¶ 30 Order vacated; case remanded. Jurisdiction is relinquished.


Summaries of

Com. v. Hunt

Superior Court of Pennsylvania
Sep 10, 2004
2004 Pa. Super. 358 (Pa. Super. Ct. 2004)

holding court must exclude the time attributed to a defense continuance for purposes of Rule 600

Summary of this case from Commonwealth v. Fraschetti

holding the Commonwealth's request for a continuance based on the victim's absence from the country and unavailability was a circumstance beyond the Commonwealth's control, thus constituting "excusable time"

Summary of this case from Commonwealth v. Zakrzeewski

holding dismissal under Rule 600 unwarranted where most circumstances occasioning postponement—primarily defense continuances—were beyond control of Commonwealth

Summary of this case from Commonwealth v. Watson

holding due diligence met despite continuance attributed to commonwealth for unavailability of victim/witness away on vacation; unavailability was beyond the control of Commonwealth and thus constituted excusable delay

Summary of this case from Com. v. Staten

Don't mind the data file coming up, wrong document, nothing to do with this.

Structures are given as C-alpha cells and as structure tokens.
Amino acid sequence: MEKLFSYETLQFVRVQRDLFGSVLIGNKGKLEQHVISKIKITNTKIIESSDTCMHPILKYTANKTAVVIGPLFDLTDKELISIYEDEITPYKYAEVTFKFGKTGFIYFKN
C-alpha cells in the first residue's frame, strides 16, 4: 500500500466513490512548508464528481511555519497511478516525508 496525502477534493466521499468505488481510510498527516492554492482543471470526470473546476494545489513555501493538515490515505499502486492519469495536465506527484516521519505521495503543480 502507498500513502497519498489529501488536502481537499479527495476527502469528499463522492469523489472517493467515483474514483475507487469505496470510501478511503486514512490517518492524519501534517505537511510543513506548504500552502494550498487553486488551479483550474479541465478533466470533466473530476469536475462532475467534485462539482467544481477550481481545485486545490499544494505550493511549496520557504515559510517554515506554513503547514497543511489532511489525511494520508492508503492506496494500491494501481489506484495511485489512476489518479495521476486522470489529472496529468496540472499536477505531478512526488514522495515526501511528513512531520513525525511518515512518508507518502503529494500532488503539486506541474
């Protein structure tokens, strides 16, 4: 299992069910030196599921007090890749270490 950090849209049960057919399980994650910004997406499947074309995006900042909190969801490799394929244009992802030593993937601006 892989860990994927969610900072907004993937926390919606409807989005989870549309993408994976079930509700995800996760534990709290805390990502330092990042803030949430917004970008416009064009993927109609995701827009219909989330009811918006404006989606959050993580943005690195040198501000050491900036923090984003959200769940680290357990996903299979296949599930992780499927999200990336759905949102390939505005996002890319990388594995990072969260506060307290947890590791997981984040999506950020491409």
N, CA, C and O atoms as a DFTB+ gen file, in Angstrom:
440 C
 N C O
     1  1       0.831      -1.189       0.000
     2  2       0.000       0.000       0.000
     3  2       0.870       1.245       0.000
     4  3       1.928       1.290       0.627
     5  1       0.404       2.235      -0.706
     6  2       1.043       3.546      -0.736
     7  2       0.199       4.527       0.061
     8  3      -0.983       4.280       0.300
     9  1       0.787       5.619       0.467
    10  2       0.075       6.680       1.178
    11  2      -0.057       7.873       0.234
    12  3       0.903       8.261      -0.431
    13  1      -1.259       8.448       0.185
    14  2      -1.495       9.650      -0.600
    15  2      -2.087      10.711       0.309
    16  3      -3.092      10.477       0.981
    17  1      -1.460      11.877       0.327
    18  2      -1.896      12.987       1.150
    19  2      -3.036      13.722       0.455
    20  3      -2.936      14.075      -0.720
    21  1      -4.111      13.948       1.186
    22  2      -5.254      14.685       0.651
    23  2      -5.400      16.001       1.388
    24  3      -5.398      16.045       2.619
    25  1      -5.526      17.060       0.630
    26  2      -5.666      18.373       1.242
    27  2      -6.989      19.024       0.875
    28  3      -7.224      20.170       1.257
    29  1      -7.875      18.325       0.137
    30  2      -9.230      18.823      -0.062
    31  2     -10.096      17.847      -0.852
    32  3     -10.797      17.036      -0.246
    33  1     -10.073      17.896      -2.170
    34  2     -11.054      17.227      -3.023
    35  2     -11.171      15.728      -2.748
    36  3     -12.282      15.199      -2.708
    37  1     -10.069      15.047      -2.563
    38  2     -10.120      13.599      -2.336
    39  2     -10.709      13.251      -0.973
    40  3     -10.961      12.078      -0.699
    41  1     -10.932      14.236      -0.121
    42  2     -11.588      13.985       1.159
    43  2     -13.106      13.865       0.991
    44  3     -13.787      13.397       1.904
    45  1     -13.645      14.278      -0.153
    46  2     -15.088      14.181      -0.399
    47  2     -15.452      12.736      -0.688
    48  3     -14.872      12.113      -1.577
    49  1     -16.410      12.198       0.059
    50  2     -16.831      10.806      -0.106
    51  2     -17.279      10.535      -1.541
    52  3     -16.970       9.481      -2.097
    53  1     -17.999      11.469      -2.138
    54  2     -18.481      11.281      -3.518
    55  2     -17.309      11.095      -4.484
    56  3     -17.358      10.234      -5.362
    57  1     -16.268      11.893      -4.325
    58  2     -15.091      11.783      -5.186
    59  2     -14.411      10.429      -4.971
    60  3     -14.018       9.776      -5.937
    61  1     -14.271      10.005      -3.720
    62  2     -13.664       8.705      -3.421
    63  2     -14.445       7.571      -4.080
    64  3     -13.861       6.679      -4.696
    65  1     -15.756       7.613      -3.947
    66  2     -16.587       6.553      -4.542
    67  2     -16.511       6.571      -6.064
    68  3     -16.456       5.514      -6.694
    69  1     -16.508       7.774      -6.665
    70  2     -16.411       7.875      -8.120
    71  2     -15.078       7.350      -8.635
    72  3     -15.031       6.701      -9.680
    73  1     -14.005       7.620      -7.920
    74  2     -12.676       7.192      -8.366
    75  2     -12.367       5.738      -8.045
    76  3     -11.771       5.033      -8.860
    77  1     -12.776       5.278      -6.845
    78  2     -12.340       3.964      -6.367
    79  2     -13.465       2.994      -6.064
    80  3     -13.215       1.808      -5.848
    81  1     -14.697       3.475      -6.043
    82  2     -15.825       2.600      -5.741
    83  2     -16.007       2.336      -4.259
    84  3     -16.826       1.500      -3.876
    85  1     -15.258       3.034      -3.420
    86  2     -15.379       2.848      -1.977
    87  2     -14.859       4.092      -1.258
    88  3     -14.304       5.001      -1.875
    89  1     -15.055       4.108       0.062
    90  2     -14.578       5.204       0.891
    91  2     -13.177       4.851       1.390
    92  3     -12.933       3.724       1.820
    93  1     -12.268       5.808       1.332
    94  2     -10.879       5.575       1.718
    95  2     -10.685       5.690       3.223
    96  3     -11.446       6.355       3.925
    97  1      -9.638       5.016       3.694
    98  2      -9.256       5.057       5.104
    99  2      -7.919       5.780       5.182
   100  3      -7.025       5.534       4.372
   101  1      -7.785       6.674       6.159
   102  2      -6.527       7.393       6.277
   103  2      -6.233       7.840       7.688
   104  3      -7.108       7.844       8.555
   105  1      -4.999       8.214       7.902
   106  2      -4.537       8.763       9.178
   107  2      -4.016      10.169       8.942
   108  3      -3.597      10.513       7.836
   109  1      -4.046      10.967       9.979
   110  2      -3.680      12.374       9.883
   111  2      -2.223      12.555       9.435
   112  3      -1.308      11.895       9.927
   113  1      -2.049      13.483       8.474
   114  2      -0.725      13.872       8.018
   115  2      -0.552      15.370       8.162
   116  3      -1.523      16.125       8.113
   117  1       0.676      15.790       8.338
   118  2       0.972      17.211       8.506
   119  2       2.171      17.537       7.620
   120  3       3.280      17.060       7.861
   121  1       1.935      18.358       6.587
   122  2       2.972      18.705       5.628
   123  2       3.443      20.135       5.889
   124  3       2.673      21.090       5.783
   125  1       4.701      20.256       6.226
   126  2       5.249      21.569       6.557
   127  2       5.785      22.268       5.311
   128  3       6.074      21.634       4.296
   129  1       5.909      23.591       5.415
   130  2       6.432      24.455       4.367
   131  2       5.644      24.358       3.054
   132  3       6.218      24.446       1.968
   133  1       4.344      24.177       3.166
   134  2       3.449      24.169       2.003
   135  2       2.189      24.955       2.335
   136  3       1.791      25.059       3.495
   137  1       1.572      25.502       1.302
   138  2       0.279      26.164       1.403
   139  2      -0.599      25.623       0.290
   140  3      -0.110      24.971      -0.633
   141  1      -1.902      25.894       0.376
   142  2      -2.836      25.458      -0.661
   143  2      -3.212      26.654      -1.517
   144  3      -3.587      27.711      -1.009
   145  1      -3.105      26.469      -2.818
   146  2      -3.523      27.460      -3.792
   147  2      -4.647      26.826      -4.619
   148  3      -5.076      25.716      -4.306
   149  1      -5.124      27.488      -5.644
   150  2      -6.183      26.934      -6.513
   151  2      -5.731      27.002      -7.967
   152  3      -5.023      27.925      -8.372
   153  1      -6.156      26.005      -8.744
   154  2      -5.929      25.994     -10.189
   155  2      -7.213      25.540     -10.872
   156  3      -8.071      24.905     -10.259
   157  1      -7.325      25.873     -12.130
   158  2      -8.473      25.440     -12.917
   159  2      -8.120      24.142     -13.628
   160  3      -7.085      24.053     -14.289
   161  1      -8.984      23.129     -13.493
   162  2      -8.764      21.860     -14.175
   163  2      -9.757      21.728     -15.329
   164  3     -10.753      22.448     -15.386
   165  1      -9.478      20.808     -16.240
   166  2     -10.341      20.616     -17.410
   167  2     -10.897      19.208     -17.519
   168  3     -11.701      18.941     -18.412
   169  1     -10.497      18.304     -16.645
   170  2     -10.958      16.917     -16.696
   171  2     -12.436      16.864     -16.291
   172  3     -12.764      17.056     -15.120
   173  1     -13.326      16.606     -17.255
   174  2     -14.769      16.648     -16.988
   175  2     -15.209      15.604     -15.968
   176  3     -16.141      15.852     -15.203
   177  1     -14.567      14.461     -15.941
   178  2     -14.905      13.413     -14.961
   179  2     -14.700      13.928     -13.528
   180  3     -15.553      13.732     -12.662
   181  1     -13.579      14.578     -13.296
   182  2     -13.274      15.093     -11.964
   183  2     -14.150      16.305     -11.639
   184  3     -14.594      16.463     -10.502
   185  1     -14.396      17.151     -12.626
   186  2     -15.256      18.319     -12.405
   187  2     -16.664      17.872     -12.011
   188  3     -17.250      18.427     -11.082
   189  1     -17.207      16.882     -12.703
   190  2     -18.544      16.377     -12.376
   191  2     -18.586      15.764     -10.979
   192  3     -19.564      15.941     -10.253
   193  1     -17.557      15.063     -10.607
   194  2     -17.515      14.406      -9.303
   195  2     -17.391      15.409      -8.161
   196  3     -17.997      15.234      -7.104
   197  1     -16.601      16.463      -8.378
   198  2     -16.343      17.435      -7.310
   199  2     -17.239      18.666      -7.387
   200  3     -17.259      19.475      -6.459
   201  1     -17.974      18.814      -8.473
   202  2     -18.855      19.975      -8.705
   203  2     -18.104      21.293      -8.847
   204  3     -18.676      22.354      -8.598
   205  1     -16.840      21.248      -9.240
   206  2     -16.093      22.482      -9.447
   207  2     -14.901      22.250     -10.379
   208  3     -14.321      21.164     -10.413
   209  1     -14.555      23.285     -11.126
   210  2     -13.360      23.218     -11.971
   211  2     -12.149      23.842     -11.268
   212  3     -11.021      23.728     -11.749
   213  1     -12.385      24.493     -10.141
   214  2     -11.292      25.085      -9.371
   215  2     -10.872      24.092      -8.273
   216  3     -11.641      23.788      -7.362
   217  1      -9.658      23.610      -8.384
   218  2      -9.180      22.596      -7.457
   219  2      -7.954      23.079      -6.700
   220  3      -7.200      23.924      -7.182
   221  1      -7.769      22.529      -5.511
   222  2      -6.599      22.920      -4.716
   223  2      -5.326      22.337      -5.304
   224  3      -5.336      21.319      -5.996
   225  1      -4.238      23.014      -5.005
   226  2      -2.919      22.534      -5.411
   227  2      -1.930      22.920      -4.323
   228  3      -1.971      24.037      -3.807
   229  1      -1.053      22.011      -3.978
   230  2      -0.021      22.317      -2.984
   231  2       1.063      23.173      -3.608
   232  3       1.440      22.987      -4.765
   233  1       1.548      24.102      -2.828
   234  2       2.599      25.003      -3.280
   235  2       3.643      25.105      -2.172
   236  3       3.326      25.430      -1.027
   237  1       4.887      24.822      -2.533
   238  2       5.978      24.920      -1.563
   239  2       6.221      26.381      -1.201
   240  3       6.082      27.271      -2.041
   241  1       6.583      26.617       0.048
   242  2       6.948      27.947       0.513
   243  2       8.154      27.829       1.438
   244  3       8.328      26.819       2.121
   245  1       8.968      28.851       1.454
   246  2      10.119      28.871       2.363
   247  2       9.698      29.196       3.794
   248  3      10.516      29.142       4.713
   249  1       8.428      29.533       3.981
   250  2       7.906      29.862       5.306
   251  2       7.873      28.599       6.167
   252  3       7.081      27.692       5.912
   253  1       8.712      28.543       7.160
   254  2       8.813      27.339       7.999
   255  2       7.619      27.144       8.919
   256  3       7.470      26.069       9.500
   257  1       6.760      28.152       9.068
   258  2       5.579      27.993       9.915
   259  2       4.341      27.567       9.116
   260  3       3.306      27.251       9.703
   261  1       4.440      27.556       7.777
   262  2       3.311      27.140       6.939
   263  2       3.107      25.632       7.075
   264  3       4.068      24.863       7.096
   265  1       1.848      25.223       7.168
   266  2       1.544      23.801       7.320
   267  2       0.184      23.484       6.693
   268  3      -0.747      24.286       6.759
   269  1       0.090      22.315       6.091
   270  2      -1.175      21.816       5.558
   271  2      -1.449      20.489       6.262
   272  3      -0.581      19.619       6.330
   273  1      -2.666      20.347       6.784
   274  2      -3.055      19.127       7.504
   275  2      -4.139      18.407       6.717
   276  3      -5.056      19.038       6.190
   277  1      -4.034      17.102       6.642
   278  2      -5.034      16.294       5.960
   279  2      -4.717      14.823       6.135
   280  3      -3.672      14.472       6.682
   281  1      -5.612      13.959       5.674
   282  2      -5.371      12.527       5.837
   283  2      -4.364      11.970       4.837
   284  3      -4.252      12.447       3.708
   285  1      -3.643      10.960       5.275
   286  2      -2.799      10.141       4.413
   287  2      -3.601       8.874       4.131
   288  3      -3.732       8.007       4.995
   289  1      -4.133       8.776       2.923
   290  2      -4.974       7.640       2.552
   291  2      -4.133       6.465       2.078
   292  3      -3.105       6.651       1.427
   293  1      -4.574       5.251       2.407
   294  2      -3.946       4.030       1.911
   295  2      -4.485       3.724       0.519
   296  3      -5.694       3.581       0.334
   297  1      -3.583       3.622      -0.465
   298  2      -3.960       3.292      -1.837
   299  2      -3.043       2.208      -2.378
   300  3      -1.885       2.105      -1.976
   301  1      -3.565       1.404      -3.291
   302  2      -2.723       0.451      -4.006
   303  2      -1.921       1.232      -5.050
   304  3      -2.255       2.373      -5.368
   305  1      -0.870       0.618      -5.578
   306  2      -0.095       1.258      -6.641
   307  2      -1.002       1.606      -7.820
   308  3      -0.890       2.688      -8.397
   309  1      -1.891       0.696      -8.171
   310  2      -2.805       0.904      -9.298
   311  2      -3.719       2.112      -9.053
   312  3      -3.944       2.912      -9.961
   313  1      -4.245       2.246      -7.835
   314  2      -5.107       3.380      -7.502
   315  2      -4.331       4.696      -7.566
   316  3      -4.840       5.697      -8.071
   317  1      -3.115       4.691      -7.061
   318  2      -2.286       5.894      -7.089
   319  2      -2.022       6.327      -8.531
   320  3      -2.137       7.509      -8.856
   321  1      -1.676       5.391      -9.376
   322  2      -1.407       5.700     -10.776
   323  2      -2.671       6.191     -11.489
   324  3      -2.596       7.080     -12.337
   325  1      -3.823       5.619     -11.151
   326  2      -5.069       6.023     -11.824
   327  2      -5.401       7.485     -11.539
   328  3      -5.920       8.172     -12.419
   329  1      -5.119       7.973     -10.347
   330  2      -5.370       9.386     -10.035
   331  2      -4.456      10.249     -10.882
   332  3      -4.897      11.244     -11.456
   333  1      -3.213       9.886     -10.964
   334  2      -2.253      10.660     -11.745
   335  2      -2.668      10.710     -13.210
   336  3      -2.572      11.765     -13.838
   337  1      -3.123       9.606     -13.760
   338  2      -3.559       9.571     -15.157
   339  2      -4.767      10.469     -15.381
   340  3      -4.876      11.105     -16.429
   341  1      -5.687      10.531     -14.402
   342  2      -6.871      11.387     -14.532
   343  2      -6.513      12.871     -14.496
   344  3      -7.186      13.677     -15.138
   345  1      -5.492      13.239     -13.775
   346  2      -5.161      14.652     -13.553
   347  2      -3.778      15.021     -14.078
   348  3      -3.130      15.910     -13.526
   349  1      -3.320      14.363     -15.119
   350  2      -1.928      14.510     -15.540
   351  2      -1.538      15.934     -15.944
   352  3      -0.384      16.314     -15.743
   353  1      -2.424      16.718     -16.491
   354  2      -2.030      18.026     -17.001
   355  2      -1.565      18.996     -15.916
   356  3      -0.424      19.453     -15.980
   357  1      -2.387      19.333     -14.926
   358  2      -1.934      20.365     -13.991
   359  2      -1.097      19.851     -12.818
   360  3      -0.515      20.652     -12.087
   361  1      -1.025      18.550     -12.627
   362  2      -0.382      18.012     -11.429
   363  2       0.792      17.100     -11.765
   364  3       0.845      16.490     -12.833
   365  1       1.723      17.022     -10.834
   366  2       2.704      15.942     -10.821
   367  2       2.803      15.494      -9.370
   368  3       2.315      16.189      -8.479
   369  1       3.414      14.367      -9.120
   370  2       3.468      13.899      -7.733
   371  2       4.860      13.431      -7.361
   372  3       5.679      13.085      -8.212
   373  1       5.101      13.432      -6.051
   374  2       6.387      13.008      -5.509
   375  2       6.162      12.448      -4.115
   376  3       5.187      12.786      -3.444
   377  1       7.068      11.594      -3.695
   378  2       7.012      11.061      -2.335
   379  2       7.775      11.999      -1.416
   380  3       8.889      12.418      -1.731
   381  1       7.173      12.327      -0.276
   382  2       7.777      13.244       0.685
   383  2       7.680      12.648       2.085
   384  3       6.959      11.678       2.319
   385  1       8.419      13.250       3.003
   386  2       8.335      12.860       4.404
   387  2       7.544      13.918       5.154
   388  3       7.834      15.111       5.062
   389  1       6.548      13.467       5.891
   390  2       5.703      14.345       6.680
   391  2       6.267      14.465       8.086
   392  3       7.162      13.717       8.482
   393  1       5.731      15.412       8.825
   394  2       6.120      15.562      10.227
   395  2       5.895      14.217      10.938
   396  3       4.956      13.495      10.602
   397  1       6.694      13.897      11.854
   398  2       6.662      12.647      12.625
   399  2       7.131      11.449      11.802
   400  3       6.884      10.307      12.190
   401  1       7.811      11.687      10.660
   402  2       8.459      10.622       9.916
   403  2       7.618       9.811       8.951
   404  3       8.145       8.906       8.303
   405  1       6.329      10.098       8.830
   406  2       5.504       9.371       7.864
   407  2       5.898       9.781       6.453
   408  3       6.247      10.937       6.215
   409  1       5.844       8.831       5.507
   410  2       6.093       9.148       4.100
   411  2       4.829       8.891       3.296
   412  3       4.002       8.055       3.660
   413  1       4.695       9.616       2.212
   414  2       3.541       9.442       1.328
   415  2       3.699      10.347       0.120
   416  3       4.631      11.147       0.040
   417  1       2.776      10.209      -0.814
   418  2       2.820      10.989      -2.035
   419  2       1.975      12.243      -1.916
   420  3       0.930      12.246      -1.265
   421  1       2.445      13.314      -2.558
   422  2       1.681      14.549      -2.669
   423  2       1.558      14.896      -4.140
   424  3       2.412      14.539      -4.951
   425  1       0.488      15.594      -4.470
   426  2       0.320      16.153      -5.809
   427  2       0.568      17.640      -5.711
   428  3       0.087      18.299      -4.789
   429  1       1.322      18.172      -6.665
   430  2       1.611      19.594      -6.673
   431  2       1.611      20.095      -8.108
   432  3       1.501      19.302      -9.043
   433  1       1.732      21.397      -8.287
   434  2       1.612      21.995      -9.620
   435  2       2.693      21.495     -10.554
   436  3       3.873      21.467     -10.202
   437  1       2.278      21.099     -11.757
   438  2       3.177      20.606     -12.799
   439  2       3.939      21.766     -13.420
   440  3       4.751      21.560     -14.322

finding the record demonstrated the Commonwealth had put forth reasonable efforts to bring the defendant to trial within the limits set by Rule 600 and most of the circumstances occasioning the postponement were beyond the control of the Commonwealth

Summary of this case from Commonwealth v. Holt

concluding that "victim's absence from the country and unavailability was a circumstance beyond the Commonwealth's control" and not attributable to Commonwealth

Summary of this case from Commonwealth v. Diaz

stating that a defendant's continuance is excludable

Summary of this case from Commonwealth v. Marmolejos

stating that Rule 600 claims must be presented to the trial court while it has jurisdiction over the matter since the trial court must conduct a hearing to assess the amount of excludable time

Summary of this case from Commonwealth v. Pelzer

In Hunt, this Court held that the time in which the Commonwealth was unable to locate the victim in that case, an integral witness, was excludable for purposes of Rule 600.

Summary of this case from Commonwealth v. Jaouni

stating that circumstances occasioning the postponement of the trial due to the unavailability of a minor witness was out of the Commonwealth's control

Summary of this case from Commonwealth v. Lynch

explaining manner in which excludable time, excusable delay and due diligence are to be determined

Summary of this case from Com. v. Preston

explaining manner in which excludable time, excusable delay and due diligence are to be determined

Summary of this case from Com. v. Murray
Case details for

Com. v. Hunt

Case Details

Full title:COMMONWEALTH of Pennsylvania, Appellant v. Guye HUNT, Appellee

Court:Superior Court of Pennsylvania

Date published: Sep 10, 2004

Citations

2004 Pa. Super. 358 (Pa. Super. Ct. 2004)
2004 Pa. Super. 358